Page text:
While earning his PhD, Keith continued to nurture his poetry. Soon after graduating, University of Michigan published his first collection, A Windmill Near Calvary. This 1968 collection earned for Keith his first nomination for the National Book Award. The second time was the charm when in 2009, Transcendental Studies earned the award. Over the course of decades, Keith honed an eye for the ironic, a seeming detachment that was infused with an emotional and intellectual undercurrent that could astonish the reader in its capacity to bridge disparate thought with, if not logic, then perhaps something deeper, richer. Keith’s self-effacement was deliberate – his sense of the line between the real and the unreal always ready for reassessment:

Your body poses
no problem.  

Still on the surface. 

This is 
an occasion of lucidity. 
You reflect. You
light, you outline. 

It takes a
moment to
see you. 
The sunniest embrace
radiates vagueness. 

Elementary spectre.
Play, our
clear, dark. 

(from The Garden of Effort

Keith not only published dozens of books of poetry, he collaborated with his wife, the poet Rosmarie Waldrop, on a series of poems, eventually collected as Well, Well, Reality. These poems were, according to Jacques Rouboud, the work of a third Waldrop – one who could only exist when Keith and Rosmarie composed together, where each often took liberties, using literary devices that might be thought of as “belonging to the other.”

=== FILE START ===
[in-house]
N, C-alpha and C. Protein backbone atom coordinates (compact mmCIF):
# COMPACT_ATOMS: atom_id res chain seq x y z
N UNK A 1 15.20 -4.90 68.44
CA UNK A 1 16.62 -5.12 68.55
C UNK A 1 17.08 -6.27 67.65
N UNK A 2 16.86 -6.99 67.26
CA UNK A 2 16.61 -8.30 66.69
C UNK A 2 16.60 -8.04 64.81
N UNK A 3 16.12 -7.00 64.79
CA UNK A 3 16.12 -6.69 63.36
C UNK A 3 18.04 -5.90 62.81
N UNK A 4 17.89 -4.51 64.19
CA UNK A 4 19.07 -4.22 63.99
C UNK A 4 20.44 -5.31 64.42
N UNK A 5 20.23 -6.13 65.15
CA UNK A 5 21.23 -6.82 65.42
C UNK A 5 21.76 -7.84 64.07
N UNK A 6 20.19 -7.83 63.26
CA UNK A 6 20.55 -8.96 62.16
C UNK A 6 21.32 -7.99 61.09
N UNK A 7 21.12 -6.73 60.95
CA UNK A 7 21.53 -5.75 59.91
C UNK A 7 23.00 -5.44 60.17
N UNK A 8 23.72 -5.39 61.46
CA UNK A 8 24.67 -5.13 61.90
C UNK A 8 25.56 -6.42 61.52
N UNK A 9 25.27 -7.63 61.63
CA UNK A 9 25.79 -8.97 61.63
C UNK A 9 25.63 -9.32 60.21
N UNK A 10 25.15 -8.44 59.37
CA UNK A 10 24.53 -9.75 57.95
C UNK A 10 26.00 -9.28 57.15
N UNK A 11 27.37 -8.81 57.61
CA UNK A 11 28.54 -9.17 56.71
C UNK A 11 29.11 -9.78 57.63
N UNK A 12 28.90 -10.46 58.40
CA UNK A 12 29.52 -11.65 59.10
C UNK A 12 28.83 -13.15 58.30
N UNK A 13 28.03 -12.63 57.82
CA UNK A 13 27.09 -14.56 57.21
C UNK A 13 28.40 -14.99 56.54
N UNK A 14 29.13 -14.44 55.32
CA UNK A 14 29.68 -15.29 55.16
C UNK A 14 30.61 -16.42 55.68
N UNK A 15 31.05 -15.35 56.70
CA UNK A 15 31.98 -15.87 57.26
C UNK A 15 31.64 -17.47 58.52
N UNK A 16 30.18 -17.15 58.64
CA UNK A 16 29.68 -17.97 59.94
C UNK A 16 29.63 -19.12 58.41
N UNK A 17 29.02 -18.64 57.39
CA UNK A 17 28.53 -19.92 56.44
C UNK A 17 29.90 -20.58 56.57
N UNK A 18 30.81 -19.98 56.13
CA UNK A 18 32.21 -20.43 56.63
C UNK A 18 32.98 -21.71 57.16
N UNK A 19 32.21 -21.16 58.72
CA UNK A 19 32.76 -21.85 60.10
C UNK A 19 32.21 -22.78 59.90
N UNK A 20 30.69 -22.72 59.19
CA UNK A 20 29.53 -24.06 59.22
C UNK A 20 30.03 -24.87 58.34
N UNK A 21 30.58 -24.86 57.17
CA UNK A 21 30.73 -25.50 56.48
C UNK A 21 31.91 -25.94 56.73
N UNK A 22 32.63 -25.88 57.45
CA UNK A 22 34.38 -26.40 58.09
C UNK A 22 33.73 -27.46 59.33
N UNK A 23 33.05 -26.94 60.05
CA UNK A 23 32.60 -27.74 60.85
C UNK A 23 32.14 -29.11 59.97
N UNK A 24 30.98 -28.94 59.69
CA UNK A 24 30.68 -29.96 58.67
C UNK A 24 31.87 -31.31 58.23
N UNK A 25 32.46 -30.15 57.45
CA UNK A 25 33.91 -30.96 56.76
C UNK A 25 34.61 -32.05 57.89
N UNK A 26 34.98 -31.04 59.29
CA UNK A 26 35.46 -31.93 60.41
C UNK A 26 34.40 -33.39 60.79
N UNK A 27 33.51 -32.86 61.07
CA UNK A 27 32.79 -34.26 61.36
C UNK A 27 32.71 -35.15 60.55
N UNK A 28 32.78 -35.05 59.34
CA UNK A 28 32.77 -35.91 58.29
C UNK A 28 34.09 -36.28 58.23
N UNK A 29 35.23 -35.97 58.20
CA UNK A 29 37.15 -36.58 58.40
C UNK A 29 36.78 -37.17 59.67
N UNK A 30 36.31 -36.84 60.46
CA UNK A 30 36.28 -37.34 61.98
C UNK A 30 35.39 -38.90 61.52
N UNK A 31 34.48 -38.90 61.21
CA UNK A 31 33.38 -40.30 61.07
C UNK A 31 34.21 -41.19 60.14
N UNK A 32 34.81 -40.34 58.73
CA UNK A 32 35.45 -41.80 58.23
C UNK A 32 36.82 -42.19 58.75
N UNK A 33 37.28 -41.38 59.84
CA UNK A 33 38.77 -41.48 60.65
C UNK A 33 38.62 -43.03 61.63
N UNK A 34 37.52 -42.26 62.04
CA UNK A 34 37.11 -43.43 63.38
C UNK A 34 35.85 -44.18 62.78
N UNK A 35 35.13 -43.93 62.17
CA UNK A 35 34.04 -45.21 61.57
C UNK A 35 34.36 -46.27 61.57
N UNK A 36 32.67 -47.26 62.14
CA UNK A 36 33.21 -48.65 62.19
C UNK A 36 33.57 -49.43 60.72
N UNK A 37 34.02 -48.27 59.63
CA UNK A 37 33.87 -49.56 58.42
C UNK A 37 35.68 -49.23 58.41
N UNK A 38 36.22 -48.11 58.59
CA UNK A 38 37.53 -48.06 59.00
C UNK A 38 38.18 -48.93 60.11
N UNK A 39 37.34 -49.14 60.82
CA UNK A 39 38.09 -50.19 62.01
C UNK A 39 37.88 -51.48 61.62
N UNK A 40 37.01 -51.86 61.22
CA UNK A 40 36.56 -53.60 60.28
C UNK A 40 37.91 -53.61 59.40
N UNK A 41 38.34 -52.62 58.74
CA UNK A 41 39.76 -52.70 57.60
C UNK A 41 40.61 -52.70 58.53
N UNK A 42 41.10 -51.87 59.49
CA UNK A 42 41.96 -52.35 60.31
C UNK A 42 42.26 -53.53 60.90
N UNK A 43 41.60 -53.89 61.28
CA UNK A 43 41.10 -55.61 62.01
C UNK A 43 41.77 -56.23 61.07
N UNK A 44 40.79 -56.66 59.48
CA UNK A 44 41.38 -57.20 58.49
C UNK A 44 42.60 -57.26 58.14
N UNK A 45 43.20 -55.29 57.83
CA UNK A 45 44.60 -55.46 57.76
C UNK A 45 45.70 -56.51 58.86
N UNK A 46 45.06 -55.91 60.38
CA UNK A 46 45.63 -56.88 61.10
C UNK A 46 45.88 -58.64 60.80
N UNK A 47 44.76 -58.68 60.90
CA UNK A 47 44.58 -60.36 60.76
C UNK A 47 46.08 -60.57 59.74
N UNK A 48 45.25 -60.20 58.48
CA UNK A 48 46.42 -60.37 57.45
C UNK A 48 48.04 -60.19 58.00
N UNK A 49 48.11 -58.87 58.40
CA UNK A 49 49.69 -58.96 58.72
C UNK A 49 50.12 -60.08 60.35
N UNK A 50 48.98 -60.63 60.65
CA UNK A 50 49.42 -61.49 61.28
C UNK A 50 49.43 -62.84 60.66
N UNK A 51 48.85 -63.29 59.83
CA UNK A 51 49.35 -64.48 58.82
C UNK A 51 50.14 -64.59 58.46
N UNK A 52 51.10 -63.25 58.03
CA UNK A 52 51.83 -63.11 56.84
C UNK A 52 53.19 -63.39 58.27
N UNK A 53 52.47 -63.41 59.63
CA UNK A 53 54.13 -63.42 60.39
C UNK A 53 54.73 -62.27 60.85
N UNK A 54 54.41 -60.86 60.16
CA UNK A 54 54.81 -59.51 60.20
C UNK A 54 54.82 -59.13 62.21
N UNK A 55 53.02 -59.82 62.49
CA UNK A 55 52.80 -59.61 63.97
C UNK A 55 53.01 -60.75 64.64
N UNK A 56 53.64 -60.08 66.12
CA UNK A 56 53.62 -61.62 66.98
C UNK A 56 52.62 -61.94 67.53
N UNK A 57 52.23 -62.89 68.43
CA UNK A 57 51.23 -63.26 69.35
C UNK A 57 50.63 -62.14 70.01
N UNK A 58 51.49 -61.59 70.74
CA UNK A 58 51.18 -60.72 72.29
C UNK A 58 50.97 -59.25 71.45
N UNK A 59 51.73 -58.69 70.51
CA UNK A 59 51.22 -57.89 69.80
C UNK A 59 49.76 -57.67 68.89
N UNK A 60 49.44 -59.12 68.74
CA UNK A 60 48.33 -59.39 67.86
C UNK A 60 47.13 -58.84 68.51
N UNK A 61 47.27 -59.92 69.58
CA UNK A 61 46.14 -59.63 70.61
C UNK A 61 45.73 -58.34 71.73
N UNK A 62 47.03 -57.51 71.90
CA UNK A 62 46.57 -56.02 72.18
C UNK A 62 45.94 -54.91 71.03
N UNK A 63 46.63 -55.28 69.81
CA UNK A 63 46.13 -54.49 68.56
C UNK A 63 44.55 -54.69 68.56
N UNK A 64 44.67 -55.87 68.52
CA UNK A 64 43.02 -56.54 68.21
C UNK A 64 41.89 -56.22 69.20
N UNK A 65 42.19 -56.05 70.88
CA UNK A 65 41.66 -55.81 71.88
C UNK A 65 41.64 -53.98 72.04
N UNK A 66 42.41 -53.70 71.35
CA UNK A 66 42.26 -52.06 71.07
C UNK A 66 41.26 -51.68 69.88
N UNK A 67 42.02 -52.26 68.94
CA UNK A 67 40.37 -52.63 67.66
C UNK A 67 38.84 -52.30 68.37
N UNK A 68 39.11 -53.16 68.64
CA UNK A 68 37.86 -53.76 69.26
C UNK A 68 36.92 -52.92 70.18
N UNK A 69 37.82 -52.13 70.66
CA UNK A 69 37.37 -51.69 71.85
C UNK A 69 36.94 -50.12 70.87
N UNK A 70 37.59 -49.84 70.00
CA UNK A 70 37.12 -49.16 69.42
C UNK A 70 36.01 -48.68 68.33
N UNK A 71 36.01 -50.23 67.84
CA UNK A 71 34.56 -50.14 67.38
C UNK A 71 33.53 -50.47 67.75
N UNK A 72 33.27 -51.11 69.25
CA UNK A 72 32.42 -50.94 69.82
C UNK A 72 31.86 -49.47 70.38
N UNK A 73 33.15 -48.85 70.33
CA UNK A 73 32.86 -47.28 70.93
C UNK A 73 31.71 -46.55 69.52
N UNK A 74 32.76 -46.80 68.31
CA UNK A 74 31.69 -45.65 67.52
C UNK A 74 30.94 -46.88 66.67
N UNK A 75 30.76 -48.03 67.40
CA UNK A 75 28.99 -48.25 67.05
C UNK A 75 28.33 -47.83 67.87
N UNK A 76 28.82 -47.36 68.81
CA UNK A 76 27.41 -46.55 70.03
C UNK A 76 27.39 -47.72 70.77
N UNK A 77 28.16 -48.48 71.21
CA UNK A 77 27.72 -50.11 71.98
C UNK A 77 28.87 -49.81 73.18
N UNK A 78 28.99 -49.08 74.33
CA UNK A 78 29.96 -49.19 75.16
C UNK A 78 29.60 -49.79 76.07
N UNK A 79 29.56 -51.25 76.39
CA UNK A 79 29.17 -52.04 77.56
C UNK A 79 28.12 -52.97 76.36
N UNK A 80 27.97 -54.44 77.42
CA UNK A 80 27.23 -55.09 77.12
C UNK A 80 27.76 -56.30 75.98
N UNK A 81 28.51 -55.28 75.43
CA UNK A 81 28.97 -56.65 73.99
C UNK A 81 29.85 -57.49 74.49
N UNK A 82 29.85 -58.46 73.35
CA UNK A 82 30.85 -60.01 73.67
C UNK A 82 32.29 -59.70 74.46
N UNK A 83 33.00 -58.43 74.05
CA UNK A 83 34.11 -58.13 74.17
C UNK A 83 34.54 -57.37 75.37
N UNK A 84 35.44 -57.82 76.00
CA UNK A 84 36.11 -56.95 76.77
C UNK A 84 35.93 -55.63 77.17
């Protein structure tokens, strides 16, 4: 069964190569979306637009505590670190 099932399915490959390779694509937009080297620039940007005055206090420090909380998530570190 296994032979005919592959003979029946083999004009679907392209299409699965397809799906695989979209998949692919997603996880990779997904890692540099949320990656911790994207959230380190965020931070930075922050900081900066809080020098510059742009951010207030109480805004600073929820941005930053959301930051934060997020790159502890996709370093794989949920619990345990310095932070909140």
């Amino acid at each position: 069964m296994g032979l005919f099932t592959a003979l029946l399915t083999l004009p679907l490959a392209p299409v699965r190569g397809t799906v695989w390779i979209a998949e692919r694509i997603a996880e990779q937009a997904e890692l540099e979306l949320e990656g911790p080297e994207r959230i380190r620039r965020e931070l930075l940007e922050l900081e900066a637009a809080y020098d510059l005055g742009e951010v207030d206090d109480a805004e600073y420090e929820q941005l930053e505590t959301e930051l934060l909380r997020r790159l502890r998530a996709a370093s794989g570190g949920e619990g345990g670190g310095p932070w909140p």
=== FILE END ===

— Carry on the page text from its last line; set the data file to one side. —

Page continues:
Keith had from early childhood, been fascinated with the theater. During his time at Michigan, he founded the John Barton Walgamot Society (named for a writer whose work was remarkable for being composed almost wholly of the names of famous people), which hosted, among other performances, a production of Ubu Roi, in which Keith performed the role of Ma Ubu — he was also co-translator of the text used in production. 

When he joined the faculty at Brown University, he co-founded with fellow poets Edwin Honig and James Schevill Wastepaper Theater, through which the three would present a night of short works (including presentations of their own works). Through this venue, Keith developed a highly-original performance strategy. He would improvise a framework for the short play — give short instructions to his fellow actors, and then would “write the play” by performing it. Keith would take the lead speaking role, and like Mozart with his piano concertos, extemporize the piece in real time. 

During Keith’s long teaching career, he was mentor to generations of writers. He was known to be an encouraging figure — something like a Zen master, who would offer on occasion what might seem a cryptic response to a poem that would, in time, become a pathway to a deeper understanding of what the poet was seeking to accomplish.  

Keith is survived by his wife, Rosmarie Waldrop – a life partnership that continued for 64 years. He is also survived by his nephews Charles Black; Ron Payne and his wife Paula; his niece Phyllis Payne; his grandnieces Tisha Sarver, Tonia Mikeworthand her husband Joshua; his grandnephew Joshua Payne and his wife Lynda.

In lieu of flowers, donations may be made to HopeHealth Hospice and Palliative Care, 1085 N. Main St., Providence, RI 02904.